How to Limit Student-Loan Debt

Follow these six steps to keep borrowing for college under control.

With the volume of student loans on the rise, “fears of a bubble in educational spending are not without merit,” warns Moody’s Analytics in a recent report. Moody’s sober assessment: “Unless students limit their debt burdens, choose fields of study that are in demand and successfully complete their degrees on time, they will find themselves in worse financial positions and unable to earn the projected income that justified taking out their loans in the first place.”

Amen. In my previous column, I gave graduates advice on how to ease their debt burden. But the best strategy is to limit how much you borrow in the first place.

Choose a school that fits into the family budget. Families seem to be learning that picking a school is an economic decision as well as an academic one. In a survey by Fastweb.com, 45% of students ranked “quality of major” as their top reason for choosing a school. But “scholarship or financial assistance” (43%) and “total costs” (41%) came in a close second and third -- even higher than “academic reputation” (38%).

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Among students who leave school with no debt, 85% graduated from public colleges, according to a report by Mark Kantrowitz, publisher of Fastweb.com and FinAid.org. Selecting an affordable school doesn’t have to mean sacrificing quality. To find public and private schools that deliver both, see our Best College Values special report.

Bypass the four-year route. Starting at a community college and transferring to a four-year school can save a lot. You can also slice a year off your expenses if your child takes Advanced Placement courses in high school or qualifies for college credits through the College Level Examination Program (opens in new tab).

In Kantrowitz’s study, half the students who graduated with no debt graduated from a community college (one-third graduated from a public four-year college). Other hallmarks of students who graduate debt-free: They tend to spend less on textbooks -- $1,000 or less per year (see How to Cut College Textbook Costs in Half -- or More) -- and are more likely to live at home with their parents.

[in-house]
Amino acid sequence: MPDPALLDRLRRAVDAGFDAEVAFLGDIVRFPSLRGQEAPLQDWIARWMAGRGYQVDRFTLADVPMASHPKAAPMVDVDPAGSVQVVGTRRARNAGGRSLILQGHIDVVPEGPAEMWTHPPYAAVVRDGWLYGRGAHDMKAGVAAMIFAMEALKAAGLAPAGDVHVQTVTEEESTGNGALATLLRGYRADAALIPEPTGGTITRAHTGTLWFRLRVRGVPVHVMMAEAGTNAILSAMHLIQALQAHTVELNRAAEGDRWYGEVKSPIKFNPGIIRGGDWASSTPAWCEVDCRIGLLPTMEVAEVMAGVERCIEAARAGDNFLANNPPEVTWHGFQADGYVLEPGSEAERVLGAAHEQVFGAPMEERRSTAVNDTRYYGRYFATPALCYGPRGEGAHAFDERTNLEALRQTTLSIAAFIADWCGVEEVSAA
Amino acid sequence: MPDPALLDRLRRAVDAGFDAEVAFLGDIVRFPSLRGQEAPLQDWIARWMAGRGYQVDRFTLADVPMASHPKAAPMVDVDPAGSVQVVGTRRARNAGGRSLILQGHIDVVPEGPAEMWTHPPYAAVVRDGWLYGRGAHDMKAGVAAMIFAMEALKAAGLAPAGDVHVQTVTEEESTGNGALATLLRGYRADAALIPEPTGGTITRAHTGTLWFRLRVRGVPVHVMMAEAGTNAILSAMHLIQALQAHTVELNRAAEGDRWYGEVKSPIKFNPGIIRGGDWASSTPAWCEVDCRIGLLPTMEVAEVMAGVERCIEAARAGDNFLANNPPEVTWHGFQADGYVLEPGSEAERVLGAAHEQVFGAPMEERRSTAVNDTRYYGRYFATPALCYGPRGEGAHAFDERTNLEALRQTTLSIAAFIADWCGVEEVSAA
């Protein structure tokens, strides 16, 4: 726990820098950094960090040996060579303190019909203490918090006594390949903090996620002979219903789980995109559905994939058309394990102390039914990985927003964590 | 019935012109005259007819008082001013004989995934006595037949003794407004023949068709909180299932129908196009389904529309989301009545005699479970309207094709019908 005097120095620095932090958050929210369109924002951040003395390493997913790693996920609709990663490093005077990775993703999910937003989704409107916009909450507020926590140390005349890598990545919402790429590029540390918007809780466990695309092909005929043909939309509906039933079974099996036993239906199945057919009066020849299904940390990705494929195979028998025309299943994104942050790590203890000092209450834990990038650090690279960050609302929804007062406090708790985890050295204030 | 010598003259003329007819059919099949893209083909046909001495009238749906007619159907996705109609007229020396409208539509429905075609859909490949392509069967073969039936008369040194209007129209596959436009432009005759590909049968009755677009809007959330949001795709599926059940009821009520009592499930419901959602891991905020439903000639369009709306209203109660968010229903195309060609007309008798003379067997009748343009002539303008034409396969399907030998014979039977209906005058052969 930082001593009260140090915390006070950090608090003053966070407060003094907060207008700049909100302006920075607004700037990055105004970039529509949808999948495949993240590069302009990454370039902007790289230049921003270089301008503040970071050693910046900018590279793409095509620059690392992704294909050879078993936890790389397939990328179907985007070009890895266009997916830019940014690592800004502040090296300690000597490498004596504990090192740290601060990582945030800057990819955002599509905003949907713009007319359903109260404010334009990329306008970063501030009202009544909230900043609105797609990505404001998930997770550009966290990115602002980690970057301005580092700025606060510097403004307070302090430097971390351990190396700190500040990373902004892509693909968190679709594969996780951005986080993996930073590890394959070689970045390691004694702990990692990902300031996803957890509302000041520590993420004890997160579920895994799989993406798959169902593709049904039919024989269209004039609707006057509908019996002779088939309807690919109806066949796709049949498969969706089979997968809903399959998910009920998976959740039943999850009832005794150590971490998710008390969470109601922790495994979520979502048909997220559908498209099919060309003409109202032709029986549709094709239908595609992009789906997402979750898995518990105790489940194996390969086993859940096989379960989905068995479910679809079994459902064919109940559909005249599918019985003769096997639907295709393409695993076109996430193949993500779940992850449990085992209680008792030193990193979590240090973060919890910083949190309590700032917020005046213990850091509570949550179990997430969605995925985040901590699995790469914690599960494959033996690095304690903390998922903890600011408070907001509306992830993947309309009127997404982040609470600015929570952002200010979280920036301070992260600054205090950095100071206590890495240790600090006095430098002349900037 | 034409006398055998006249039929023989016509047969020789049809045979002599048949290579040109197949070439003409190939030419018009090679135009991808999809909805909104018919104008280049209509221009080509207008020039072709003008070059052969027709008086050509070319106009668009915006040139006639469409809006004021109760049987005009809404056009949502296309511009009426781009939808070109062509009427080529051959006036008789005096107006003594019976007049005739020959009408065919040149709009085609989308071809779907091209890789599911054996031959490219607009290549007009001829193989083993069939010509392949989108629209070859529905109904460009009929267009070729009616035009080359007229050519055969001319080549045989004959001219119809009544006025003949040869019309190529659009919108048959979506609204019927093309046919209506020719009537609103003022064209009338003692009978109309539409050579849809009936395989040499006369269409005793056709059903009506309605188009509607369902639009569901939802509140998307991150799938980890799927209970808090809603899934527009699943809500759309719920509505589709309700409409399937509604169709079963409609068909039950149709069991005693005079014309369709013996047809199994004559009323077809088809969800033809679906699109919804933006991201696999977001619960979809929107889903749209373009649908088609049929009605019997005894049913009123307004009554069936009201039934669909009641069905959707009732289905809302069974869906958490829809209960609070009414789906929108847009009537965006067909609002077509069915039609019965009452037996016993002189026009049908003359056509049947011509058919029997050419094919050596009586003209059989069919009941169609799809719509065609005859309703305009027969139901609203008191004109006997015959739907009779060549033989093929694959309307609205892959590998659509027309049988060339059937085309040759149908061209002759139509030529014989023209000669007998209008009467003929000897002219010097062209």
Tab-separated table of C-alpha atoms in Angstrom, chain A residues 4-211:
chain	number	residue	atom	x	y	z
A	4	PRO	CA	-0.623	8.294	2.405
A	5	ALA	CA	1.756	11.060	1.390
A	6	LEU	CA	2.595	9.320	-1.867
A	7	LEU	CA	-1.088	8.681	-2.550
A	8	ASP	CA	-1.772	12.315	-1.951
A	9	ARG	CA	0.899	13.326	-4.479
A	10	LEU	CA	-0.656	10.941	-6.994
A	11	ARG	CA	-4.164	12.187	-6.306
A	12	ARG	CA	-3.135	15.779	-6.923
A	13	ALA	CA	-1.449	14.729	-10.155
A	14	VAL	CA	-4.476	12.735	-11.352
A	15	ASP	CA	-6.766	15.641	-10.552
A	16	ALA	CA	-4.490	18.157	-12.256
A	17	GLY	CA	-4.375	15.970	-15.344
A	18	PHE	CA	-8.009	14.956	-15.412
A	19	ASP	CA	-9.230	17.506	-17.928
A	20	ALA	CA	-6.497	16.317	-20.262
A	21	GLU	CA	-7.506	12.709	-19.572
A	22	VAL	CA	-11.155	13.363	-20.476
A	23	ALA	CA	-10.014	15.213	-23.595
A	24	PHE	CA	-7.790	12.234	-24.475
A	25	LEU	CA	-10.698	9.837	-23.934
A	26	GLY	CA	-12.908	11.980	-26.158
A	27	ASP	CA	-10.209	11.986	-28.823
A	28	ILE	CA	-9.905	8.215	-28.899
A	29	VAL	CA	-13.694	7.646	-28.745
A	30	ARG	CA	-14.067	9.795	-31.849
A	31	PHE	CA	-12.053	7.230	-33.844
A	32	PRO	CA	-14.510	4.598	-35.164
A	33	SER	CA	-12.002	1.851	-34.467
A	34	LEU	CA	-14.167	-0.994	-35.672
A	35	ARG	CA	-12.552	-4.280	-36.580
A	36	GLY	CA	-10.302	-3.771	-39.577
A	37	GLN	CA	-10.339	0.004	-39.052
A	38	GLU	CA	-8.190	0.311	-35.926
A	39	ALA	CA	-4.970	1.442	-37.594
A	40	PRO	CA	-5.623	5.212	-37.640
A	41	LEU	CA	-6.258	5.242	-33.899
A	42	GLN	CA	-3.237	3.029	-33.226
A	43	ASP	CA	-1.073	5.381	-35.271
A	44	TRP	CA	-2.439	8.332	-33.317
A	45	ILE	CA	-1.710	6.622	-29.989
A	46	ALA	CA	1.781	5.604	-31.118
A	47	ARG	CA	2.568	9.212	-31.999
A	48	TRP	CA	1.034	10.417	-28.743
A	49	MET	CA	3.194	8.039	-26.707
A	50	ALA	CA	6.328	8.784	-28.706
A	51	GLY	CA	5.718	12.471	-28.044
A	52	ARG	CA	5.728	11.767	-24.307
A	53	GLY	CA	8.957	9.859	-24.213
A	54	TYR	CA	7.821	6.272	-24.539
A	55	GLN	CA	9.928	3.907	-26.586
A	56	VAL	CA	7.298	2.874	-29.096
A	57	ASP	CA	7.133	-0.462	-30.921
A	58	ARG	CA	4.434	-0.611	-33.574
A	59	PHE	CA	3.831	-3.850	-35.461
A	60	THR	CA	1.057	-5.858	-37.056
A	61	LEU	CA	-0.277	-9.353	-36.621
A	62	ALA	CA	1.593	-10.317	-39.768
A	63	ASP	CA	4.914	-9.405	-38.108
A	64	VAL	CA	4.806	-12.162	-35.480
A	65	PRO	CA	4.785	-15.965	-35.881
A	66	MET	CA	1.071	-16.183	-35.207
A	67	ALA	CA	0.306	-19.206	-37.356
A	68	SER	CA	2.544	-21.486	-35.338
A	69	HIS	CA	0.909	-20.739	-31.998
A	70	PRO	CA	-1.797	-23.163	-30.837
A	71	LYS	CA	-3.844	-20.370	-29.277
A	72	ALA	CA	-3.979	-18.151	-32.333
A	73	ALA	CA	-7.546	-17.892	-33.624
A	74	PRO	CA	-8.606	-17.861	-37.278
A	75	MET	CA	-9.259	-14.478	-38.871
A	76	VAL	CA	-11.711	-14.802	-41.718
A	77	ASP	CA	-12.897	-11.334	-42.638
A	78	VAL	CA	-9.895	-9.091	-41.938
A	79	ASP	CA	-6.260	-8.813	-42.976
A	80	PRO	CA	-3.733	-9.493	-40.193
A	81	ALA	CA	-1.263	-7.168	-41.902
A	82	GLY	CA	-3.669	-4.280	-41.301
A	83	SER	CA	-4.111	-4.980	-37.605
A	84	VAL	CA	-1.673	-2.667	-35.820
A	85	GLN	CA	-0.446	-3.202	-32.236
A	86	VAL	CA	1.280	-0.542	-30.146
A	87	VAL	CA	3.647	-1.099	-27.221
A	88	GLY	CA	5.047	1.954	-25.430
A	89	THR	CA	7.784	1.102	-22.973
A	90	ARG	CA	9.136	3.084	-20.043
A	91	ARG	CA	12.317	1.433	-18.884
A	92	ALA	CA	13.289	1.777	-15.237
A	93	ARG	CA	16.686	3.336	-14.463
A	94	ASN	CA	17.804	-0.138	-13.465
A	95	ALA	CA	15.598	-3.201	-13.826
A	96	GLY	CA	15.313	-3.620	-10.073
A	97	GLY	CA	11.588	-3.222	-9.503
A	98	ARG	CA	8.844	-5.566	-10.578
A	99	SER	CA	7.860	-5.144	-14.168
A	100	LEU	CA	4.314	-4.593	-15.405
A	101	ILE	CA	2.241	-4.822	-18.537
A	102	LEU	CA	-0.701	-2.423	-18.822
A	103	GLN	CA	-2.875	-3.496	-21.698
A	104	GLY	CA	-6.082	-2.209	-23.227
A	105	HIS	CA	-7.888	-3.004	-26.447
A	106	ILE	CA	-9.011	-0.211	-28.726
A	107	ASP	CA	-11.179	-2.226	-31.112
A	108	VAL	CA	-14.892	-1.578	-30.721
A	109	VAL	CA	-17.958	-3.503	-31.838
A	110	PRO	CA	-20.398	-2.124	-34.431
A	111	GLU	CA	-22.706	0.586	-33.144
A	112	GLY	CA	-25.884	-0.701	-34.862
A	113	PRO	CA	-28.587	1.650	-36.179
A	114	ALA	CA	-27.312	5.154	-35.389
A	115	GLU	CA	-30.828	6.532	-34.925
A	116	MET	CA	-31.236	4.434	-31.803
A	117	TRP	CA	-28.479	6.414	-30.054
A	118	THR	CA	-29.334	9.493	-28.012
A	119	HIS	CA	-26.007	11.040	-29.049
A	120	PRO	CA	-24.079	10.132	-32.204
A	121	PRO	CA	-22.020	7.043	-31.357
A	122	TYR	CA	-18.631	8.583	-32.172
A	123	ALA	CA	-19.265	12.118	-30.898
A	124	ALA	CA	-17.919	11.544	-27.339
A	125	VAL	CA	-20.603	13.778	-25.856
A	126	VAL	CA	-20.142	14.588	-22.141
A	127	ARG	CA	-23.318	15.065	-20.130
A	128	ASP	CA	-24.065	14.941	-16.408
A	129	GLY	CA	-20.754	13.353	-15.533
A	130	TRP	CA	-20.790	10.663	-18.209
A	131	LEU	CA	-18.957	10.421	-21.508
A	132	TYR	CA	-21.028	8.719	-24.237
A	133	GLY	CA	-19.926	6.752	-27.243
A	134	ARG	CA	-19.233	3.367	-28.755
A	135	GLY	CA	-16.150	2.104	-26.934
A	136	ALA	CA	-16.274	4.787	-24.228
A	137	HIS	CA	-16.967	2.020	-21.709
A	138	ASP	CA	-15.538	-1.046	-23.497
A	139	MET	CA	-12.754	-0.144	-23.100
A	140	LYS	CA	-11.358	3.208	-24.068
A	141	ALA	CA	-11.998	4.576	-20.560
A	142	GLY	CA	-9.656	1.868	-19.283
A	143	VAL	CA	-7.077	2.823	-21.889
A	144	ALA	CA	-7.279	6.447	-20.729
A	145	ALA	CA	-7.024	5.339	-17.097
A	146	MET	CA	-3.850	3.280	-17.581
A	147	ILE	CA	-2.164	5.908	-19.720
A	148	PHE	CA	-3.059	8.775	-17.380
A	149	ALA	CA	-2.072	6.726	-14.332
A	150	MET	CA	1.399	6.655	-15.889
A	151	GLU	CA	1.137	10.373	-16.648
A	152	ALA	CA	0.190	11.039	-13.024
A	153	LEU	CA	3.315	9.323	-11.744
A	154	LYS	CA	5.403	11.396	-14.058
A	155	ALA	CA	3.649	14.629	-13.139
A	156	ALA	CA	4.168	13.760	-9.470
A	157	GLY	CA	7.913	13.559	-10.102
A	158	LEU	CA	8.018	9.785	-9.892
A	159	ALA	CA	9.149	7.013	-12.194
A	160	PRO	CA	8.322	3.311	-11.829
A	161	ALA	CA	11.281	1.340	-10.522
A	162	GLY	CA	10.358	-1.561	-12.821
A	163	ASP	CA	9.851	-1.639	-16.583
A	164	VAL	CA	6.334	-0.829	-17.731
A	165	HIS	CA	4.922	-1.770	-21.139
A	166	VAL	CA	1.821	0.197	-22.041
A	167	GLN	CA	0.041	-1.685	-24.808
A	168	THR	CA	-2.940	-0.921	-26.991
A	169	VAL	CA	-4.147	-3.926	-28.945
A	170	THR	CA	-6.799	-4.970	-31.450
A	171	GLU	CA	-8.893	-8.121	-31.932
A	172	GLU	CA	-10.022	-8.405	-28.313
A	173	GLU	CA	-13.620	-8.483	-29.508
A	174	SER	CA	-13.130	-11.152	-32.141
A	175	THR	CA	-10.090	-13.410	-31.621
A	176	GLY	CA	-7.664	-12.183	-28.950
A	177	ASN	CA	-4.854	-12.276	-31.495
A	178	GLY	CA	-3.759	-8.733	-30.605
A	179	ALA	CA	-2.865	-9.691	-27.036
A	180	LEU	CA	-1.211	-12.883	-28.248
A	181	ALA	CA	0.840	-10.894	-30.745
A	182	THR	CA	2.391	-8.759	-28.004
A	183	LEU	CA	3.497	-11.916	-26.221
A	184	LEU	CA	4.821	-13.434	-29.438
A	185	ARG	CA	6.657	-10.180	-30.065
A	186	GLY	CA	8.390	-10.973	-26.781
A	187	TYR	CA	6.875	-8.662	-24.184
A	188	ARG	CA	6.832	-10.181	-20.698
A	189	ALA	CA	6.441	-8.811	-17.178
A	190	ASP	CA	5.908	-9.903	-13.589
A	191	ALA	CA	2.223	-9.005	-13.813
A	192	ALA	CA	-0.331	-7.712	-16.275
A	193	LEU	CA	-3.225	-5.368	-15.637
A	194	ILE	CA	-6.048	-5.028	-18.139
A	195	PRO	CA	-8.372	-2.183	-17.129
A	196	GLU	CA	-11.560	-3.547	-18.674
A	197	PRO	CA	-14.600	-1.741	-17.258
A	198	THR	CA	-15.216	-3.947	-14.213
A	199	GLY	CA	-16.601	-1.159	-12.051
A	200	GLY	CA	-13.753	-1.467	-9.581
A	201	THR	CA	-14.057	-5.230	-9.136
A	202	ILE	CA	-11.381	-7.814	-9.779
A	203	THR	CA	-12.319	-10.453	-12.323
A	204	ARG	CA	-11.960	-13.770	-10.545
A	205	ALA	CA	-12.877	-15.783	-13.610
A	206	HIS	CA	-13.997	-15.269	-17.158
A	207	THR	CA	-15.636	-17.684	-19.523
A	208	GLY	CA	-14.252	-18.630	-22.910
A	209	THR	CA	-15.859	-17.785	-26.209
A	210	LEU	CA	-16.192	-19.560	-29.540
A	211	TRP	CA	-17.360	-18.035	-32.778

Use money you don’t have to pay back. It’s never too late to save, especially if you live in a state that gives you an income tax break for contributions to state-sponsored 529 plans (find the best 529 plan for you (opens in new tab)). Visit FastWeb.com (opens in new tab) to look for scholarship and grant money from schools and other sources where your student’s grade point average or other achievements would make him a standout (for inspiration, read about a student who put himself through school with zero debt).

If you must borrow, borrow smart. Start with government-sponsored loans, which offer flexible repayment options -- such as lower payments and deferral -- and fixed interest rates. These include Perkins loans, for eligible students, and Stafford loans, which may be subsidized if your student qualifies. Also look into PLUS loans for parents or a home-equity line of credit. (For more information on student loans, go to StudentLoans.gov (opens in new tab).) With that combination you shouldn’t need private loans, which carry a variable interest rate and generally require a co-signer (see Be Wary of Private Student Loans).